It will thus be observed on the one hand that the mean value of signal SCD is zero which does not produce any effect on the main clock 3, the latter remaining in phase with the signal ST. On the other hand, it will be observed that in the digital signal ST, there is no transition at the level of point O. This absence of transition is found again in signal SCD at the level of the interval marked O and over which the signal SCD is zero. Thus no action is taken on the main clock which prevents the phase locked loop from being destabilised.

In FIG. 8B, a signal St has been represented which is ahead in relation to the clock signal CKP (DT is negative). These signals STE1, RST1, C1, C2 and SCD are re-encountered in a similar way. It will then be observed that the mean value of signal SCD is negative and the mean value will be all the greater in absolute terms, the greater the time difference DT between the clock signal CKP and the digital signal ST present at the synchronisation input. It will also be observed that since there is no transition at point O, the value of signal SCD in the interval marked O is zero.

In FIG. 8B, a signal ST has been represented which is delayed in relation to the clock signal CKP (DT is positive). All the signals of FIGS. 8A and 8B will be similarly re-encountered and it will then be observed that the mean value of signal SCD is positive which will contribute to reducing this time difference. The absence of transition at point O will always be reflected by a zero SCD signal over the interval marked O. In a similar way, the mean value of signal SCd is the greater, as the time difference DT is greater in absolute terms.

The expert will therefore understand that a device has here been duly obtained, making it possible on the one hand to correct the time difference between the clock signal CKP in relation to the incident digital signal S, and also on the other hand, to prevent disturbance of the phase locked loop during an absence of transition in the digital signal at the input of this phase locked loop.

The invention may allow variants, in particular the following:

in the preferred embodiment described above, the choice of replicas to be sampled may of course vary. The only condition is that two replicas should be taken staggered in time in relation to each other by one half-cycle of the main clock. Similarly, the choice of two replicas permitting the absence or presence of an incident digital signal to be detected is arbitrary.

It has been seen above that four outputs of the delay means 6 were necessary to remedy the ambiguity in determining the time difference between the main clock signal and the incident digital signal. This was necessary because the auxiliary clock 7 operated at a frequency which was substantially half that of the main clock 3. However, one could consider obtaining preprocessing means with delay means comprising only two outputs providing two replicas staggered in time in relation to each other by one half-cycle of the main clock, but then using in that case an auxiliary clock operating at a frequency substantially double that of the main clock.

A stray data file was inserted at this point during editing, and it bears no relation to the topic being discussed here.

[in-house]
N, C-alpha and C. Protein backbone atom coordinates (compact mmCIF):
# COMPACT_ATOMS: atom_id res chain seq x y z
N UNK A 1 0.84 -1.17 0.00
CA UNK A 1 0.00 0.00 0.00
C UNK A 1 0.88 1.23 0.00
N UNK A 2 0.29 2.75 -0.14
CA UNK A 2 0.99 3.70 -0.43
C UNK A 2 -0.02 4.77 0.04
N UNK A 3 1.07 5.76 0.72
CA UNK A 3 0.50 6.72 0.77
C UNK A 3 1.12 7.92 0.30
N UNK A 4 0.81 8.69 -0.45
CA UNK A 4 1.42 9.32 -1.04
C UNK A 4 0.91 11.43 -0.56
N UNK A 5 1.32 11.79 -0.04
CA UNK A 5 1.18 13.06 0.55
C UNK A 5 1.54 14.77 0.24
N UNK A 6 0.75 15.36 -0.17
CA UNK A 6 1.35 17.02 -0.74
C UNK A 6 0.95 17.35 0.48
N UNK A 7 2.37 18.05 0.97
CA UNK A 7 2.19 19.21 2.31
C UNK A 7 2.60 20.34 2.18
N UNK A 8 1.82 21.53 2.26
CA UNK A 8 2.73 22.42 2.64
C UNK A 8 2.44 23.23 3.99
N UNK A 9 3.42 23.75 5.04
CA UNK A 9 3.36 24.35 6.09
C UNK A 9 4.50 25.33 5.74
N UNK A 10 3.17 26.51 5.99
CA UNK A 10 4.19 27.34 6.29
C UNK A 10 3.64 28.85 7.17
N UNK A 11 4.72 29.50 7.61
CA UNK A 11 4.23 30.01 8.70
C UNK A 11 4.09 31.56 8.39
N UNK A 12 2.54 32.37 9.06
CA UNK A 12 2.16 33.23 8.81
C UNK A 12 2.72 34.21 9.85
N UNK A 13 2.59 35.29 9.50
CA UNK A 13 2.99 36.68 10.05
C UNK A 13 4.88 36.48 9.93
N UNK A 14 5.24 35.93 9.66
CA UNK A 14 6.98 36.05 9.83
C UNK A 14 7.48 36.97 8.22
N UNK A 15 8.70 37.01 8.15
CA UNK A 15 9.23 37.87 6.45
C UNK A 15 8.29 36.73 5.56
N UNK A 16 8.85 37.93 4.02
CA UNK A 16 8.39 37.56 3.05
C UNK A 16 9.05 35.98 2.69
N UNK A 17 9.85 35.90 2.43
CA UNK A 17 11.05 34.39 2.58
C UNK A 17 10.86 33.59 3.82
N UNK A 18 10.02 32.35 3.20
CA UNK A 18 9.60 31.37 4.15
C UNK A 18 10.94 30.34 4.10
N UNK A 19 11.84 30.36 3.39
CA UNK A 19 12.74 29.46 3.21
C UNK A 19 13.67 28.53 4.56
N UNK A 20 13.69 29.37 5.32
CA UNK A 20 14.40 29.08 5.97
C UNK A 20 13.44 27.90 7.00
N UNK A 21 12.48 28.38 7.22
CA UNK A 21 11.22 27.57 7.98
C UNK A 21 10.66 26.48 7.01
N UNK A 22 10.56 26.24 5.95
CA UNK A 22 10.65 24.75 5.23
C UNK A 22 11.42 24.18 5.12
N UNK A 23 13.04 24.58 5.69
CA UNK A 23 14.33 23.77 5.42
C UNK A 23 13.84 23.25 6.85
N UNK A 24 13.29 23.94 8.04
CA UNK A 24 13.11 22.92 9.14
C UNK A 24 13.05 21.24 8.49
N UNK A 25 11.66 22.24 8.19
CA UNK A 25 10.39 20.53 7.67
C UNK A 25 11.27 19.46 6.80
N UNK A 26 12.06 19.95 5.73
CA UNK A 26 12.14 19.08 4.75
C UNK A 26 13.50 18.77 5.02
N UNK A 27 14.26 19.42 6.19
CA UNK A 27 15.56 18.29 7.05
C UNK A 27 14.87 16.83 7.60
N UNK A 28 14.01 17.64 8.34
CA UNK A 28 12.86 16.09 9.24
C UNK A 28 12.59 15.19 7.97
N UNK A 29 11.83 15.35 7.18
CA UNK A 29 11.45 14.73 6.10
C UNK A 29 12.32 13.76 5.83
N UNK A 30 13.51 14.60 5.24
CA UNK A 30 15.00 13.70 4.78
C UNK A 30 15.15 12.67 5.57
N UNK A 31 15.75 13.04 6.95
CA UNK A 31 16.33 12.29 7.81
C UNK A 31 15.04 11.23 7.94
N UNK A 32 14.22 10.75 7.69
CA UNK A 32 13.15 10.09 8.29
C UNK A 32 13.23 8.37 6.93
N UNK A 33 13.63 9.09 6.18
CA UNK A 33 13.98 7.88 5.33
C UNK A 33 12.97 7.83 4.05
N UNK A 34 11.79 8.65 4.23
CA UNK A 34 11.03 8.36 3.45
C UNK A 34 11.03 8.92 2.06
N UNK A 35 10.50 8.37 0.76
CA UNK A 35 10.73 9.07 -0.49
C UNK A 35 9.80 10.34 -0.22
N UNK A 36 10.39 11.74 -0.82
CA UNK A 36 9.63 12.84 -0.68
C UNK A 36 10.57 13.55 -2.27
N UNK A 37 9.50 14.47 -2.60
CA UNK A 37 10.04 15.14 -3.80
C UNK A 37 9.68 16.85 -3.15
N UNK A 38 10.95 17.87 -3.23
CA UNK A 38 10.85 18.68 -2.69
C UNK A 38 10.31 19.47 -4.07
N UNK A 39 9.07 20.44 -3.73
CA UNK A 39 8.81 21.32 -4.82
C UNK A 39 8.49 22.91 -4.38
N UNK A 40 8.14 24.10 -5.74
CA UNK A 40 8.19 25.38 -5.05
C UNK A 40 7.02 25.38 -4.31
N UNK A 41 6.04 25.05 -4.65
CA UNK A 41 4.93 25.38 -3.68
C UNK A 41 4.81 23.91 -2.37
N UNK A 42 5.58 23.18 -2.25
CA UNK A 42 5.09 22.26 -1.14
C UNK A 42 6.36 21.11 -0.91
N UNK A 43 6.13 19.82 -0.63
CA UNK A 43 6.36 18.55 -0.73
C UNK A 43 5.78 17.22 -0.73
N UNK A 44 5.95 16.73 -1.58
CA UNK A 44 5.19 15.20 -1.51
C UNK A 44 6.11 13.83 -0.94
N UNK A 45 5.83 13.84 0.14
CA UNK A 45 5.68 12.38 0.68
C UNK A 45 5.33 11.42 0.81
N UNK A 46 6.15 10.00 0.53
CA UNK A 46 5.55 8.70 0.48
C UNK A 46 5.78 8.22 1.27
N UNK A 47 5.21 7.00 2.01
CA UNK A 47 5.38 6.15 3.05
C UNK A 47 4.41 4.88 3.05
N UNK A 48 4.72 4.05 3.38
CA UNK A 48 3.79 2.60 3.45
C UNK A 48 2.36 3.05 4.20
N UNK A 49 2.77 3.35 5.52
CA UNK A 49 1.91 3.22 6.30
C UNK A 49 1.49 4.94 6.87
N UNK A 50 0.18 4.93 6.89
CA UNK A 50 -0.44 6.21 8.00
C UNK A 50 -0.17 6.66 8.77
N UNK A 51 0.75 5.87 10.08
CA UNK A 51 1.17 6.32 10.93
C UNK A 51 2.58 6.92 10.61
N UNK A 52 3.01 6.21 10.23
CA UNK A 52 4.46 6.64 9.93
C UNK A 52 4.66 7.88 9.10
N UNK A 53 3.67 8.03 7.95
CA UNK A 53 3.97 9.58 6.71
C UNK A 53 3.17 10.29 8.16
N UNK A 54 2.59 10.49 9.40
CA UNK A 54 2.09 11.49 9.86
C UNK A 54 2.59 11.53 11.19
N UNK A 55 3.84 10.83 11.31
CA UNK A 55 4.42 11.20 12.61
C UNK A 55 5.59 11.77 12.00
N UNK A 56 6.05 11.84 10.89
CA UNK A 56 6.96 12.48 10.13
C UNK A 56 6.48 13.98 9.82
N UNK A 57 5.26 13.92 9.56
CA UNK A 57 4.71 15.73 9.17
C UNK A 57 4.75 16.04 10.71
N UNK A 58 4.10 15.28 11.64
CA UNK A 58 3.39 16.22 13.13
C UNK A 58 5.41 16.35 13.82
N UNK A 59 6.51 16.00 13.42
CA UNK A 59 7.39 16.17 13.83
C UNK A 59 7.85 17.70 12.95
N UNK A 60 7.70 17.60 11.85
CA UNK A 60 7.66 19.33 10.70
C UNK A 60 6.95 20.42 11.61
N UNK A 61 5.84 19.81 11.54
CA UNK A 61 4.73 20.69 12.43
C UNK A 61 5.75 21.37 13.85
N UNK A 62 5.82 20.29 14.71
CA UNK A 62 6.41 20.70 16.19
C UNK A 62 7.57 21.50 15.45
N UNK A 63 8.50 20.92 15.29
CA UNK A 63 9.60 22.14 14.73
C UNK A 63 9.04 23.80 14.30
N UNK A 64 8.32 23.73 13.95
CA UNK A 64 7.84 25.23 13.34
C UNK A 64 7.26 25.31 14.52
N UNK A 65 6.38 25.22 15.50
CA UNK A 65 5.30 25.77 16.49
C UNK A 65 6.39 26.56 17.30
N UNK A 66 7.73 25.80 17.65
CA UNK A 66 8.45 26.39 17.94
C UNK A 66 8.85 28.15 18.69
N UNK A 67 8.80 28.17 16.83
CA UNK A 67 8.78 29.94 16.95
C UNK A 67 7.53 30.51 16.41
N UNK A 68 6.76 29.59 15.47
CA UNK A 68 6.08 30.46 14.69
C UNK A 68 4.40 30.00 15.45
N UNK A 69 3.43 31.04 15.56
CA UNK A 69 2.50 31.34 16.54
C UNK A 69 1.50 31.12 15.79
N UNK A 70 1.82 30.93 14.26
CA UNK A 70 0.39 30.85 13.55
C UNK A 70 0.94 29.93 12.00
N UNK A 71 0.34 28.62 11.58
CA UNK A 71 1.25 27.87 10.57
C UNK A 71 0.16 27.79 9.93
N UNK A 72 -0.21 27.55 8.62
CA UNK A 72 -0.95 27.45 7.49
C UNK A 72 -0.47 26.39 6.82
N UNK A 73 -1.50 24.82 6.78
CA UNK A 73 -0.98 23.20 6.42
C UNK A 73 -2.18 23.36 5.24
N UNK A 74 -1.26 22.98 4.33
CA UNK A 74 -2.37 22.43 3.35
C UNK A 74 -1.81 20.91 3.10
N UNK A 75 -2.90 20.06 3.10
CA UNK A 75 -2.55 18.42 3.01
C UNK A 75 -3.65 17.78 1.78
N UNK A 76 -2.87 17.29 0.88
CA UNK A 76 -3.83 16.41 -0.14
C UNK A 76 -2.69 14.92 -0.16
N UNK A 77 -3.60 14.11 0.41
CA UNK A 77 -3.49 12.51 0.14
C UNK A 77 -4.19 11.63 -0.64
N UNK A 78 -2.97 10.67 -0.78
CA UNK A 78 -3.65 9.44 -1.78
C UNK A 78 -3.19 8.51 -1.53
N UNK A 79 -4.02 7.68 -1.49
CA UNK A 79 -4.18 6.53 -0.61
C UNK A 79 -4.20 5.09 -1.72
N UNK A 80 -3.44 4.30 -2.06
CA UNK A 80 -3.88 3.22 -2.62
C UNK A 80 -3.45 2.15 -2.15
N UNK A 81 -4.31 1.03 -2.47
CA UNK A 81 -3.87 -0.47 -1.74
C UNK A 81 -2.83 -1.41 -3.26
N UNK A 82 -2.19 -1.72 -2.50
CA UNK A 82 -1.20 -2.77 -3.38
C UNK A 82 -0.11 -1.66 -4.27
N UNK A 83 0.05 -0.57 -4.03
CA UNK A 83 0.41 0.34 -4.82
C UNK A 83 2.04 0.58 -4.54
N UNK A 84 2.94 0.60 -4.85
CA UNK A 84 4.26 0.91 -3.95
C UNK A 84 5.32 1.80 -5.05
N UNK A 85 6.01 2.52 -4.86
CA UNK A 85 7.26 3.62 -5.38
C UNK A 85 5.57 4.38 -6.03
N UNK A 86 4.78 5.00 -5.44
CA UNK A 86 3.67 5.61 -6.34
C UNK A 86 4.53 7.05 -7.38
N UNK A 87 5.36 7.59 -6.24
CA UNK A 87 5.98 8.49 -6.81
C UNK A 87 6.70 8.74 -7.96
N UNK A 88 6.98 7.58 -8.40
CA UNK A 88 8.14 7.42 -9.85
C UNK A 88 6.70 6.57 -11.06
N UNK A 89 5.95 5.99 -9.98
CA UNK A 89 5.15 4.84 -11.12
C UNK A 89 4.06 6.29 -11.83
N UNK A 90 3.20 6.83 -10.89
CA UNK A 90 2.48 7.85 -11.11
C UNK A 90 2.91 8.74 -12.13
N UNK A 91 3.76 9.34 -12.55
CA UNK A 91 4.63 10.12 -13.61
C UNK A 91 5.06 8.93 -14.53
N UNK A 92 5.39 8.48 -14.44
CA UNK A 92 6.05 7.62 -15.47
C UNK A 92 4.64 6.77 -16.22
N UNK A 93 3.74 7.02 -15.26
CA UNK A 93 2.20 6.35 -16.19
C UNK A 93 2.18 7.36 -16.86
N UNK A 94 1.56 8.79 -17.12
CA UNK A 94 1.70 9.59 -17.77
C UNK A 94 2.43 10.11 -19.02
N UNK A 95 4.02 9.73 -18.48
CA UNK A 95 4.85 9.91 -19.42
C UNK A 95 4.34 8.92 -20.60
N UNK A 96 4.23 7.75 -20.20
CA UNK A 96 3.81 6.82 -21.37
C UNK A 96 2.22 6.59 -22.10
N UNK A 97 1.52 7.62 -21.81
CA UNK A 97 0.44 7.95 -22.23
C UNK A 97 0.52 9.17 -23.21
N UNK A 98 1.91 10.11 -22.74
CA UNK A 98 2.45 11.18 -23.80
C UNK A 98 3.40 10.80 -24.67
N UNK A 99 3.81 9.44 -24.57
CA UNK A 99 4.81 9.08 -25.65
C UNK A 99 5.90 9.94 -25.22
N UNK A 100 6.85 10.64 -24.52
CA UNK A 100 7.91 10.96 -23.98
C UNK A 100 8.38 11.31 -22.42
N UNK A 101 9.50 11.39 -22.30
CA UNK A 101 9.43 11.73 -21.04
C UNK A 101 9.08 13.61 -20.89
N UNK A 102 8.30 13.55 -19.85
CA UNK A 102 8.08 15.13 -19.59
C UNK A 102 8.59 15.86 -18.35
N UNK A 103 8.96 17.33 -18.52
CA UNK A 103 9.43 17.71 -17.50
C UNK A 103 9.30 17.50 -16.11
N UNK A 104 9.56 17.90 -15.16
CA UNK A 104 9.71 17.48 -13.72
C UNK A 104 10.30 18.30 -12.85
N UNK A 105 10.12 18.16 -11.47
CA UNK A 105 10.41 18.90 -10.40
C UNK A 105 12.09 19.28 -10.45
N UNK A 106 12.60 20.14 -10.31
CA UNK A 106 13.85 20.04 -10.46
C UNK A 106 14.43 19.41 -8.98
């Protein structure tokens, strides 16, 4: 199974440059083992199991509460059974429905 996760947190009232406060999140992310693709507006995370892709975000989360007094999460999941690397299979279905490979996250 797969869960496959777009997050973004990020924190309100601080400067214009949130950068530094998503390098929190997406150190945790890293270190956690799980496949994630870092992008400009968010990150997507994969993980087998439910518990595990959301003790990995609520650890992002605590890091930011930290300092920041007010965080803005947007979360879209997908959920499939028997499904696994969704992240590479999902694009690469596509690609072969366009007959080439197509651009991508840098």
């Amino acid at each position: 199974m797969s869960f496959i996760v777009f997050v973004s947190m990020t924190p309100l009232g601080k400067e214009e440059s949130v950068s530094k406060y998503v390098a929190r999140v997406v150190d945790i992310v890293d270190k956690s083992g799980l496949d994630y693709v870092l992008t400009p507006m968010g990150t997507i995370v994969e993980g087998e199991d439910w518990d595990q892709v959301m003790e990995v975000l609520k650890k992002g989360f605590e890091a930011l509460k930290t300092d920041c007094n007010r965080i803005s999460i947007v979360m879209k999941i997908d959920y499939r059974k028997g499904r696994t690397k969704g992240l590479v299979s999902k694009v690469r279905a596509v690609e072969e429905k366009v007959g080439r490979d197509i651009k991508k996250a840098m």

In effect, the resolution of the time difference obtained with the delay means having four outputs is now reduced by half. It is therefore necessary to compensate for this loss of "spatial" resolution by an increase in the "temporal" resolution which is obtained by multiplying the frequency of the auxiliary clock by four. This new arrangement would not only necessitate the sampling of two replicas of the incident signal, but also the sampling of the main clock signal by means of the auxiliary clock signal in order to overcome the ambiguity in the phase detection. In that case, it may be envisaged (since, in the absence of the signal or in the absence of a switching decision, the auxiliary clock signal must control the main clock 3), that the auxiliary clock 7 should comprise a frequency source twice that of the main clock followed by a divider.

Of course, this arrangement could be given a general form by using a frequency source which is a multiple of that of the auxiliary clock, followed by a divider. This arrangement of the auxiliary clock could, moreover, be applied even in the case of delay means using four outputs.

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Referenced by
Citing PatentFiling datePublication dateApplicantTitle
US5223755 *Dec 26, 1990Jun 29, 1993Xerox CorporationExtended frequency range variable delay locked loop for clock synchronization
US5233608 *Aug 6, 1991Aug 3, 1993Computec OyMethod of and a device for receiving data packet form
US5572554 *Jul 29, 1994Nov 5, 1996Loral CorporationSynchronizer and method therefor
US5990713 *Feb 5, 1998Nov 23, 1999Harris CorporationAdjustable phase clock circuit using the same and related methods
US6314151 *Oct 7, 1998Nov 6, 2001Nec CorporationPhase comparator operable at half frequency of input signal
Classifications
U.S. Classification375/357, 331/1.00A, 375/376
International ClassificationH04L7/033, H04L7/04, H04L7/02, H04L7/00
Cooperative ClassificationH04L7/0087, H04L7/0066, H04L7/033, H04L7/046
European ClassificationH04L7/00R4, H04L7/033
Legal Events
DateCodeEventDescription
Nov 28, 1995FPExpired due to failure to pay maintenance fee
Effective date: 19950920
Sep 17, 1995LAPSLapse for failure to pay maintenance fees
Apr 25, 1995REMIMaintenance fee reminder mailed
Jun 29, 1993CCCertificate of correction
Nov 21, 1988ASAssignment
Owner name: ELECTRONIQUE SERGE DASSAULT, 55, QUAI MARCEL DASSA
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Effective date: 19880920
Owner name: ELECTRONIQUE SERGE DASSAULT, FRANCE
Free format text: ASSIGNMENT OF ASSIGNORS INTEREST;ASSIGNOR:PONSARD, BENOIT;REEL/FRAME:004975/0067
Owner name: ELECTRONIQUE SERGE DASSAULT, FRANCE
Free format text: ASSIGNMENT OF ASSIGNORS INTEREST;ASSIGNOR:PONSARD, BENOIT;REEL/FRAME:004975/0067
Effective date: 19880920